A Part Of Skateboarding History Slated For Destruction

On May 8, 2002 the Fairmont Park Commission will meet to decide the ultimate fate of Philadelphia’s famed Love Park. Scheduled for a 600,000 dollar face lift later this year, whether Love Park will remain skateable is still undecided.

Current redesign and upgrade plans of the concrete paradise eliminate skateboarding. Most of the concrete and ledges, would be replaced with patches of grass, planters, and non-skateable wooden benches.

Although Love Park has international recognition among skateboarders, the fight for Love needs to be at the grass roots level. Skateboarders in the Philly area need to register to vote, show up to city planning and Fairmont Parks Commision meetings, and take part in their future.

There are a couple solutions to Love’s fate. The first being to completely redesign the plaza with the grass, trees, and such”leaving it unskateable and giving the skateboarders a site away from Love and the Center City area to shred on. That’s hard to swallow because every skateboarder familiar with the plaza’s seemingly endless ledges has planned or is planning to make a pilgrimage to the historic site.

The second solution is to accomodate all visitors to Love Park. Meaning, make the park user-friendly for the afternoon lunchers, tourists visiting” The City Of Brotherly Love,” and skateboarders alike. Put in the grass and trees and maybe more folks would be inclined to hang out in the park and chill watching skaters like Kerry Getz, Josh Kalis, and Stevie Williams shred the place up.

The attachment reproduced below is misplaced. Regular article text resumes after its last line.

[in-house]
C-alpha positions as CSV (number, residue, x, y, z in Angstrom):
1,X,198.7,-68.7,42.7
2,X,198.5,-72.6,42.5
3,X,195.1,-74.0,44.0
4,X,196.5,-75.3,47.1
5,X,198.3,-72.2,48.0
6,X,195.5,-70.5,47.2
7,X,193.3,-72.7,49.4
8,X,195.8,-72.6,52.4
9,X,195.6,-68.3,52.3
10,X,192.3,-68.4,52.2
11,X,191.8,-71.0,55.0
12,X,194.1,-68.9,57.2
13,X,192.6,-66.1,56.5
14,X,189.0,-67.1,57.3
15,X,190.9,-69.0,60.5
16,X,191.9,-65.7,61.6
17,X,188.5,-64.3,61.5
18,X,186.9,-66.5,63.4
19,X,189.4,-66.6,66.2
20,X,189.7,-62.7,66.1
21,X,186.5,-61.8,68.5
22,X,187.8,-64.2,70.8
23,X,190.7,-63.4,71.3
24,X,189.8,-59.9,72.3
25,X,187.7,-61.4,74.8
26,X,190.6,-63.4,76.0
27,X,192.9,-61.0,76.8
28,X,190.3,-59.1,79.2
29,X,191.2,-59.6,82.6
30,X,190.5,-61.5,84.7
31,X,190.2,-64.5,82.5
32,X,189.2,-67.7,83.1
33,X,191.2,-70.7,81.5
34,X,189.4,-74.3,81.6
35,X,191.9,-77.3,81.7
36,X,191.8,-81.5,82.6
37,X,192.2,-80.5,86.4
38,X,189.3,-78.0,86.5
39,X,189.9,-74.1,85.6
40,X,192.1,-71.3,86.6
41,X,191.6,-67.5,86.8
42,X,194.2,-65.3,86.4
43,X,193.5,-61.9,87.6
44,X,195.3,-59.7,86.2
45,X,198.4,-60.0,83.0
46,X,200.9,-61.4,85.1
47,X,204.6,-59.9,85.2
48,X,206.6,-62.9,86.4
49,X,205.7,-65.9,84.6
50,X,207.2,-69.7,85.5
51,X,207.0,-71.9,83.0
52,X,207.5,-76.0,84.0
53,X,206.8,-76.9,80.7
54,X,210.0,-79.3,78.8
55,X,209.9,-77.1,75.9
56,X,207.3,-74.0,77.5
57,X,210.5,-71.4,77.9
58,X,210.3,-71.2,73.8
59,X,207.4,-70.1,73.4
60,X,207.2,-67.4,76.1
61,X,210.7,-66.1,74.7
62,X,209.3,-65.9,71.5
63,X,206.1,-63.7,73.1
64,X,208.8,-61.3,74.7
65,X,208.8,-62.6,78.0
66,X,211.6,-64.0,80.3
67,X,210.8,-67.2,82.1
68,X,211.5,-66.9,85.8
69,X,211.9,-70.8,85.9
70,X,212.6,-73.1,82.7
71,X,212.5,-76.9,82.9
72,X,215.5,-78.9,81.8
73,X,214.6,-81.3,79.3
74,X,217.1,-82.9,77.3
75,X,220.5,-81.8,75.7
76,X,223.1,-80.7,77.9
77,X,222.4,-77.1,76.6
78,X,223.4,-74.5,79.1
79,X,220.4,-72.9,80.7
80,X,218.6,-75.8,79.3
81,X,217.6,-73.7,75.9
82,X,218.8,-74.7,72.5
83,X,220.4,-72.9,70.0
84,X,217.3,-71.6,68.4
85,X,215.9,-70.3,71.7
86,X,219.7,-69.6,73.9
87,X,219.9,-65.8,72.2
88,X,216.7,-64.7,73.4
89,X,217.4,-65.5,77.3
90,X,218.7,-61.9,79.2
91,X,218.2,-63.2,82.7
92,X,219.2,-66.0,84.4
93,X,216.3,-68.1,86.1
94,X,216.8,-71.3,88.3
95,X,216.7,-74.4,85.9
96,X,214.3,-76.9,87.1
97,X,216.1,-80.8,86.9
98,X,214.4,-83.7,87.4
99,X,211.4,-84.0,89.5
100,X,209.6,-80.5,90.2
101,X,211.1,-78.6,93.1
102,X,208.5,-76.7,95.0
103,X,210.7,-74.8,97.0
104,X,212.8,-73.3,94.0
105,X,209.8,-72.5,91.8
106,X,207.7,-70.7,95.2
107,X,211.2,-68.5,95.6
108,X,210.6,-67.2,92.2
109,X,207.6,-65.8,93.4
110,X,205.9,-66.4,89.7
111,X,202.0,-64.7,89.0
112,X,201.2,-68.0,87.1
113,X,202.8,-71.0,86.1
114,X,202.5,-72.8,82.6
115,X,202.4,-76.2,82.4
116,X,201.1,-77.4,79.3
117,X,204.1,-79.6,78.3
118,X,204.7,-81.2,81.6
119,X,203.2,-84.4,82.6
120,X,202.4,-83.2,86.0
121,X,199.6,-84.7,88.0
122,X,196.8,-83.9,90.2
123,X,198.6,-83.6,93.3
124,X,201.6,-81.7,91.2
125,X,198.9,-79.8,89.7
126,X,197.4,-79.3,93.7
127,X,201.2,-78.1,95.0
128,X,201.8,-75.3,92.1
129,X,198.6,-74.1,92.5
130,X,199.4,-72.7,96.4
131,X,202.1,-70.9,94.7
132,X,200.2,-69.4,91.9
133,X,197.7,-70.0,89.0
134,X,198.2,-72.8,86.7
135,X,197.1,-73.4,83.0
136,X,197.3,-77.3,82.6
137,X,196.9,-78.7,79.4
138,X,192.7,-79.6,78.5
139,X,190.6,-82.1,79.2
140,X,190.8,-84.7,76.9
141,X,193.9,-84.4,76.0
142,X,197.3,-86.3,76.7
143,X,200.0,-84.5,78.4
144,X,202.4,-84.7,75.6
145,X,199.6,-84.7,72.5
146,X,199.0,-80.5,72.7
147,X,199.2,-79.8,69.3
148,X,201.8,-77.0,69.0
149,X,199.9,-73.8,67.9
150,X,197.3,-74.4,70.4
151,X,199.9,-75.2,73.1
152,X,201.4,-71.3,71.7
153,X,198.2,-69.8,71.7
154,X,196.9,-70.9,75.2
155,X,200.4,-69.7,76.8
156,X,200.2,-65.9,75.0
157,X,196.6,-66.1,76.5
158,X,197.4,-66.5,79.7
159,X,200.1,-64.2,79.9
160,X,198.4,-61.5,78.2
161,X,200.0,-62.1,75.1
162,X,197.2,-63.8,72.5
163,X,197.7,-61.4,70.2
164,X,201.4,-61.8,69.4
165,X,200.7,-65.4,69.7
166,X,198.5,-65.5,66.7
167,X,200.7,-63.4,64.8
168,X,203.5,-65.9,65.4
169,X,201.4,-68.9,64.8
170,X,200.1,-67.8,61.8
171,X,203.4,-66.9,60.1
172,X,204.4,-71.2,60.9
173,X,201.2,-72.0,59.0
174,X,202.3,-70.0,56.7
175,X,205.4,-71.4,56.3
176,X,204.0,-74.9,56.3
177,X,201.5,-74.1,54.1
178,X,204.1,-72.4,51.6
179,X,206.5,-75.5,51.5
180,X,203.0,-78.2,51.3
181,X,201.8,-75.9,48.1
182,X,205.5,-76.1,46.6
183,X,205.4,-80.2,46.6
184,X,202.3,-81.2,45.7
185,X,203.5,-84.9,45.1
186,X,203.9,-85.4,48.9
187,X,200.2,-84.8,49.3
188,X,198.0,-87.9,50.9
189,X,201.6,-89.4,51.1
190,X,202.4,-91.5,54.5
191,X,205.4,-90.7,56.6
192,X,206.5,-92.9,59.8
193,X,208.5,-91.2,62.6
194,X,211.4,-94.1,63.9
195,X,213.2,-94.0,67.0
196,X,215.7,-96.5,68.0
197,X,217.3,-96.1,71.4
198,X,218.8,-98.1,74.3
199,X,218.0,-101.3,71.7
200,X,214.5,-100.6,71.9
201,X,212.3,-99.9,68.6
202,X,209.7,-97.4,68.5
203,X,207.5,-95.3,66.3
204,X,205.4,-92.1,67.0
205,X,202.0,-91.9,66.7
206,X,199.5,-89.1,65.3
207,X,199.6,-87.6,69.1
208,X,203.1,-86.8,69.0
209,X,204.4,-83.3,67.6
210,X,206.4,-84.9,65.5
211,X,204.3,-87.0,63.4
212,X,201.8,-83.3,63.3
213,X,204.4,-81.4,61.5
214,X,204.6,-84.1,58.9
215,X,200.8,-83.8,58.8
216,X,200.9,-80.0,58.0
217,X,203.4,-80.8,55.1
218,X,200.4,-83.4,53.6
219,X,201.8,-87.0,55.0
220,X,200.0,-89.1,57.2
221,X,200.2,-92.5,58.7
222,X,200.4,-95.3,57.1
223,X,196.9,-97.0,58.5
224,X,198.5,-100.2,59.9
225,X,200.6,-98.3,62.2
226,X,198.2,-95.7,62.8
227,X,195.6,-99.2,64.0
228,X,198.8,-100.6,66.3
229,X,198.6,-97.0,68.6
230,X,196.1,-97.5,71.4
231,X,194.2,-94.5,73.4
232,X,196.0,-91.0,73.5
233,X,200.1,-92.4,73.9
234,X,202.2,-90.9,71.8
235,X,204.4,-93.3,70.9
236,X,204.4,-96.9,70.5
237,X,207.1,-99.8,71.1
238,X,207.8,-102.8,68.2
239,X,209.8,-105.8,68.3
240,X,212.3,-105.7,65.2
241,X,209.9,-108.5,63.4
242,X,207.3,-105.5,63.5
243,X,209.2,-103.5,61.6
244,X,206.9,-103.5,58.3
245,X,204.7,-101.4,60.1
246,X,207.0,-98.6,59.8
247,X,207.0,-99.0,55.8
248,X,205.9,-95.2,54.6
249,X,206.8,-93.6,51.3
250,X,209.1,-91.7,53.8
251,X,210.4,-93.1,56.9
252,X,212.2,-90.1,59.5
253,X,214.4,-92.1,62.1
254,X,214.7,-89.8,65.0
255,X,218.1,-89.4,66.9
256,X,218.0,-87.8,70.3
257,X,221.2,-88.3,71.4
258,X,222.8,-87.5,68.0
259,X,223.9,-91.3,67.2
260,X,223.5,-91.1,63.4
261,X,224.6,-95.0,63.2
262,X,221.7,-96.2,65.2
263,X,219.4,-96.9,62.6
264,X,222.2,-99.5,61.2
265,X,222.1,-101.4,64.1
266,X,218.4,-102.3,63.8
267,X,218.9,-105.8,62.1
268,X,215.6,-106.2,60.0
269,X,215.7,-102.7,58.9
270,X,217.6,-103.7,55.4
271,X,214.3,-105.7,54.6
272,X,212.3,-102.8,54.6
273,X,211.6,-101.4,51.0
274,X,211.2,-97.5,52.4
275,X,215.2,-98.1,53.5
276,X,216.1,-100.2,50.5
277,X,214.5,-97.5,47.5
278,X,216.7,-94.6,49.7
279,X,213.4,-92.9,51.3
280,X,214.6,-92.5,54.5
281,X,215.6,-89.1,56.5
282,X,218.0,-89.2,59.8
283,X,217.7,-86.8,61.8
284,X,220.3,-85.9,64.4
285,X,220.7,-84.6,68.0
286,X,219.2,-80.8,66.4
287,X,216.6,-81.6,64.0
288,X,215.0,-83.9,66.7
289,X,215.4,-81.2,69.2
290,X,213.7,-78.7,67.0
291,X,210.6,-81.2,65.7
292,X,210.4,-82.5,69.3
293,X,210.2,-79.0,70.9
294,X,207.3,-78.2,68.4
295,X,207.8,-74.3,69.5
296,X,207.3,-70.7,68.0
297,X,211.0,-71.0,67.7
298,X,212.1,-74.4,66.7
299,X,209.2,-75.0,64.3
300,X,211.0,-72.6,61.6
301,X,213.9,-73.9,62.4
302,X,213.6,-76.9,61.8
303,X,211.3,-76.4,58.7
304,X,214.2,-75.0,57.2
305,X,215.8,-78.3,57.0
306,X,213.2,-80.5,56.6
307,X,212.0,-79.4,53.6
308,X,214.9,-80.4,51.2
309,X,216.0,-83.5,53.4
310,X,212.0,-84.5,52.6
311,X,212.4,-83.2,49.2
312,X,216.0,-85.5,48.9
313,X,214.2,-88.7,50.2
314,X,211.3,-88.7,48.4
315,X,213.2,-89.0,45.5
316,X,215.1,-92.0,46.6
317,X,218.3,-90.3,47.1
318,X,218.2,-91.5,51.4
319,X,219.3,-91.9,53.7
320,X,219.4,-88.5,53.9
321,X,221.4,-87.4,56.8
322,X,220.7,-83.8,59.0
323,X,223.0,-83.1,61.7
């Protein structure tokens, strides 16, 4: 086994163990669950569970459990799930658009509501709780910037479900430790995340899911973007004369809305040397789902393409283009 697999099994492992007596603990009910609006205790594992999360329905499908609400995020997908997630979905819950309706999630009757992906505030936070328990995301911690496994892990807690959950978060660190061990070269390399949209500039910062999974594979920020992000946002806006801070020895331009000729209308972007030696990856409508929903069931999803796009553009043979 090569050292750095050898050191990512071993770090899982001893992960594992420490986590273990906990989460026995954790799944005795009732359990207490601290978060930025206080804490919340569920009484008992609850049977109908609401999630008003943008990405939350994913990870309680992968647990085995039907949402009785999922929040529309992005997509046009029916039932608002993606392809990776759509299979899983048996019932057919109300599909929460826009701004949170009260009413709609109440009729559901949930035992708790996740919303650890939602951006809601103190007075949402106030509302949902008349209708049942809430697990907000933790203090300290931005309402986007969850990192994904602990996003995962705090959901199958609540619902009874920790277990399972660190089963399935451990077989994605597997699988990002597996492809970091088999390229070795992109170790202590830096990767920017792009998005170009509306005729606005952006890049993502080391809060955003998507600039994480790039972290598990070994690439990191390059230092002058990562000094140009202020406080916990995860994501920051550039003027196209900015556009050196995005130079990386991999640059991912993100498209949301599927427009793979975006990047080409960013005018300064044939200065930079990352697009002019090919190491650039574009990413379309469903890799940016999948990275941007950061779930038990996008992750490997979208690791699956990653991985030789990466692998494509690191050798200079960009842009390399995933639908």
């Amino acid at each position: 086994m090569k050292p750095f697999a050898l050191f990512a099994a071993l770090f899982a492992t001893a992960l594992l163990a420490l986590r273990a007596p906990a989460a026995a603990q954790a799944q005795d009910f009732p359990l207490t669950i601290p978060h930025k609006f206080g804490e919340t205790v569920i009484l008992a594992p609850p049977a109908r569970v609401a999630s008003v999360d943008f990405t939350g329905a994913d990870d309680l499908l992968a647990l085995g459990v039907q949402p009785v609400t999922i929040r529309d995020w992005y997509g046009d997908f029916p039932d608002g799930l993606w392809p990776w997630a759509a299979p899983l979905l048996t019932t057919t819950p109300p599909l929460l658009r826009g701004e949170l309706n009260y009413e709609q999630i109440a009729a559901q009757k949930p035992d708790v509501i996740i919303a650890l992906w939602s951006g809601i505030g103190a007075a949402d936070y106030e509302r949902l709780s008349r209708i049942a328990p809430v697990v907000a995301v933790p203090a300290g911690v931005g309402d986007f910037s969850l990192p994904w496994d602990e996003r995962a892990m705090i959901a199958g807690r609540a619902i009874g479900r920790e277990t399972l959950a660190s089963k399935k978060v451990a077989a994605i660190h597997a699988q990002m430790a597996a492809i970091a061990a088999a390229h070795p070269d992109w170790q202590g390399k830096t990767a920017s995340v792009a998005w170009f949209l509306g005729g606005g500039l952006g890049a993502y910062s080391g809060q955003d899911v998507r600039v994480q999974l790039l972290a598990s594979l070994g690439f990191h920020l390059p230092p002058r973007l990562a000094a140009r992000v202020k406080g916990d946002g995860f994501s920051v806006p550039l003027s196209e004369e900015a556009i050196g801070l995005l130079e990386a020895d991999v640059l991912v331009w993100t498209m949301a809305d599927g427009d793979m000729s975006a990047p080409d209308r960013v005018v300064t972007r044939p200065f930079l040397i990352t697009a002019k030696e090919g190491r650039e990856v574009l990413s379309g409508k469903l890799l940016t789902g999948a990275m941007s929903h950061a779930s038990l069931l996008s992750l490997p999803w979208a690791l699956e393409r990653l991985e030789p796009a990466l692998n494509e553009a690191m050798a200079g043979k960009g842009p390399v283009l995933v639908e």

What can be done in this situation?

It’d be nice if the city of Philadelphia, “The City Of Brotherly Love,” hooked a brother (or sister) up with a place to skate. Before even considering the fate of Love, Philly should’ve utilized the revenue that filtered in from last year’s successful X-Games that took place in the famous location and built a facility for skateboarders. They’ve made Love Park what it is today. Hell, Philadelphia would probably see less tourism if it wasn’t for the concrete plaza.

If you live in Philly and you skateboard at Love Park, the best thing for you to do is to show up at the May 8 meeting of the Fairmont Parks Commision and show your support. Better yet, show up to the protest being held at the plaza on Sunday May 5 – 6.

As of April 25, 2002 Love Park will be under contruction including a temporary fence surrounding the location. It doesn’t mean the fight has ended. If you’d like to voice your opinion about the destruction of Love Park simply e-mail Thomas.Doyle@phila.gov or Frank.Keel@phila.gov.

The Philadelphia Inquirer has taken a pro-skateboarder position and has been running editorial about Love Park for some time now. To take a look at its most recent articles check out phillynews.com and run a search for Love Park.

P.S. It won’t help the cause for saving Love Park if you send negative, or threatning e-mails. This includes sending viruses to Thomas Doyle (a skateboard supporter) or Frank Keel (Philly Mayoral representative).